Sunday, August 5, 2012

Fun with trailers, and social media follies.

We're heading into the home stretch, prior to the release of Fissured.  I created a trailer for the new book yesterday -- the link is over to the left, if you want to take a look at it -- and taught myself how to use Power Director 10 in the process.  It's not the most intuitive program in the world (more than once, I wished I were back in the analog world, with a razor blade and a roll of splicing tape), but it's got a lot more bells and whistles than Windows Live Movie Maker.  And all in all, it was fun.

Earlier in the week, the Indies Unlimited staff took a crack at producing book trailers on animoto.com.  I tried it out by throwing together a trailer for SwanSong, which is just below the Fissured trailer on the left.  Making a 30-second video is free, and the process is quite user friendly.  Of course, you can make any sort of movie, not just a book trailer.  So if you've ever had a desire to play around with making videos, you might want to check it out.

One other housekeeping thing:  Further down on the left is a blue bunny icon.  If you click on it, it will take you to a page where you can enter the "Books for Bunnies" contest.  A number of indie authors have contributed their books as prizes, and all proceeds go to The House Rabbit Society, a nonprofit organization devoted to finding homes for pet rabbits that are no longer wanted.  Book blogger Suzie Welker at The Bunny's Review is sponsoring it.

So okay, on to the main subject this week.  On Monday, a blogger at the Guardian's website posted an article about how indie authors are being led astray by advice about social media.  He says:
I'm convinced that epublishing is another tech bubble, and that it will burst within the next 18 months. The reason is this: epublishing is inextricably tied to the structures of social media marketing and the myth that social media functions as a way of selling products.
In a nutshell, he says social media advertising doesn't work, and it requires authors to spend too much time online, talking about meaningless stuff, instead of writing.  He goes on to talk about the 80/20 rule, which, he claims, says we should be spending 20 percent of our time writing and 80 percent marketing through social media.  Furthermore, 80 percent of our "marketing" time should be spent talking about anything but our books -- because the point of social media is to make connections with people, not just hammer them with ads.

There's been a bit of a backlash, as you might expect.  One blogger posted a cogent deconstruction of the Guardian post on Tuesday.  For starters, this post says the Guardian blogger misquoted the 80/20 rule, which simply says 80 percent of your profits come from 20 percent of your customers.  In terms of social media marketing, applying the 80/20 rule would mean that 80 percent of your posts should go toward establishing you as a credible expert in your field.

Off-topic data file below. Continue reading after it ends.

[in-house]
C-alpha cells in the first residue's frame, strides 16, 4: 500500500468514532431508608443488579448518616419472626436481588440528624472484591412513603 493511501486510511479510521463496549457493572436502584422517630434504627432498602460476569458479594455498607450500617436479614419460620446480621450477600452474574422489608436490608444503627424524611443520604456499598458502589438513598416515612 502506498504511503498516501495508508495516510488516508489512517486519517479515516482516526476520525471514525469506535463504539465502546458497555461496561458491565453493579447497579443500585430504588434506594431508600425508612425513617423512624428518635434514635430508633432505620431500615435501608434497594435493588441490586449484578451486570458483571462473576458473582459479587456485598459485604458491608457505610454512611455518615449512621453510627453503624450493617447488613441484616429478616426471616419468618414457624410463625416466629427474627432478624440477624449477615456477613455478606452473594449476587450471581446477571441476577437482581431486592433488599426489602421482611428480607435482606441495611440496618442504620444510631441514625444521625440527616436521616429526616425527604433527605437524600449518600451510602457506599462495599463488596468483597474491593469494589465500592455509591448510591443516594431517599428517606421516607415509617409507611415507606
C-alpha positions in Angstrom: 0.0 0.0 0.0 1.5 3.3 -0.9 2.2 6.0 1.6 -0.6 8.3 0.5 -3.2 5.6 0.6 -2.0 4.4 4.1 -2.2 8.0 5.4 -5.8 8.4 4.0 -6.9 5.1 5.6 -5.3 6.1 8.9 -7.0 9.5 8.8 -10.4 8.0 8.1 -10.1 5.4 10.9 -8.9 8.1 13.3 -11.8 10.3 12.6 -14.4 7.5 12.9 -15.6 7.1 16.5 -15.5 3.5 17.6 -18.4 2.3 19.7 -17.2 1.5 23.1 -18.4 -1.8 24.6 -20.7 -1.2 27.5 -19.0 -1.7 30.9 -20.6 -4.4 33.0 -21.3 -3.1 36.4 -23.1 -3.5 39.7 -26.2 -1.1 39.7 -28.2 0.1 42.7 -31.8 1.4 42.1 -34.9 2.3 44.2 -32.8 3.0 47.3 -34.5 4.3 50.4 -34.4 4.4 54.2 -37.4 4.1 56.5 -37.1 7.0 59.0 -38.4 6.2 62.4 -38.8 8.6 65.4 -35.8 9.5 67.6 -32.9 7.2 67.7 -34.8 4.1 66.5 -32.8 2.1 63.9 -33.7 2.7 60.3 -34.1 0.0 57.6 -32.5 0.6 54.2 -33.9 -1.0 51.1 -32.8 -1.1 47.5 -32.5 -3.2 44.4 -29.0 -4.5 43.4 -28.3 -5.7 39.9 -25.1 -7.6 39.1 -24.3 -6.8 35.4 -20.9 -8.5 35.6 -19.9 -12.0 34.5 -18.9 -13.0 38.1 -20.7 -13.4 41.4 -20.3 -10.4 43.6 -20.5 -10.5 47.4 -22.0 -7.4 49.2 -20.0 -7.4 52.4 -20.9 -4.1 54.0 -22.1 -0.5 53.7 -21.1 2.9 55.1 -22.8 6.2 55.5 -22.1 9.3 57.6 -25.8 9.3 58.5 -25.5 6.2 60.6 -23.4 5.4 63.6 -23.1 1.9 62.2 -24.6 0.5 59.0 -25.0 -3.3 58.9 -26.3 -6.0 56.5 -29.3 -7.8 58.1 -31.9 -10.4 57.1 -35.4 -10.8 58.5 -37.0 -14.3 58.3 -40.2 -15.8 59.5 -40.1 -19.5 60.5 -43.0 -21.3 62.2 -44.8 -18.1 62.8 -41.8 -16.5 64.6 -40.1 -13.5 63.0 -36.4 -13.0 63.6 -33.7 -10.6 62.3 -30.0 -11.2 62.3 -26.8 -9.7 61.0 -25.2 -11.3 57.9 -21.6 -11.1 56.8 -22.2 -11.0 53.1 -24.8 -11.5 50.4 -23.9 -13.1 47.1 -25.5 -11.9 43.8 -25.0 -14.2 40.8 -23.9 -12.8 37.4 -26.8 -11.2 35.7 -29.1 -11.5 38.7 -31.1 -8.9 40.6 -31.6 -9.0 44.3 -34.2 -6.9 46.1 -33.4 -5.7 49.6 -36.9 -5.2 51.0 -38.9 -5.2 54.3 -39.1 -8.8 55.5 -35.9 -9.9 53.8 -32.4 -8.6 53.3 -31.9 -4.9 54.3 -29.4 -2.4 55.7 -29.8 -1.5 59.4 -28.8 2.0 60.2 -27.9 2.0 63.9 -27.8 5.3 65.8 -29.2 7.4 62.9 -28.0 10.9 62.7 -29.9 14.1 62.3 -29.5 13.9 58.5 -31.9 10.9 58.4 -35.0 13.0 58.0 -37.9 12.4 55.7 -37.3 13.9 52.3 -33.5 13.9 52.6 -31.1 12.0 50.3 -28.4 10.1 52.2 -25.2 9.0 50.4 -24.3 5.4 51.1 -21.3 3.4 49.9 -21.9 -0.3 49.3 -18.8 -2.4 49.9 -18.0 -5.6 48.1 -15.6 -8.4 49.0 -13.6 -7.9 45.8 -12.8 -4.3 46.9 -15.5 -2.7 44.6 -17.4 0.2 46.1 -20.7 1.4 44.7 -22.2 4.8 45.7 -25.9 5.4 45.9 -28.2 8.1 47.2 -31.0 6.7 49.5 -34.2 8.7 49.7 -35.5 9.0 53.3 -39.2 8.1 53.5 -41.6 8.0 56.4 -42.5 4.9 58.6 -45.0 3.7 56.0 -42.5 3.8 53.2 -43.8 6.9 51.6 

(This, by the way, and not incidentally, is a good way to beef up your online credentials in any field, not just in writing e-books.  I've heard stories of people receiving job offers after establishing themselves as a helpful and knowledgeable voice on sites like LinkedIn.)

It's true enough that nobody really knows how effective Facebook ads are.  That's part of the reason for Facebook's dismal stock performance since going public a few months ago.  But Facebook isn't the only social media platform -- Twitter and G+ immediately come to mind, and there are numerous others.

But the biggest thing the Guardian blogger misunderstood is that not every indie author is in it to make a fast buck.  Some folks are impatient for their work to show a profit, it's true, and some writers publish before their work is ready (either through ignorance or arrogance).  But most of the indie authors I've met are more level-headed than that.  They know they need a deep catalog, which will likely take them years to build -- and even then, they realize, they may never make much money from their writing.  But they figure that if they're going to be writing anyway, why not e-publish the finished product and make a few bucks from their work?

Indie publishing has been a learning experience for me.  It seems like I'm always acquiring a new skill set, digital video production being the most recent. But I'm having a ball -- and really, isn't that the point?
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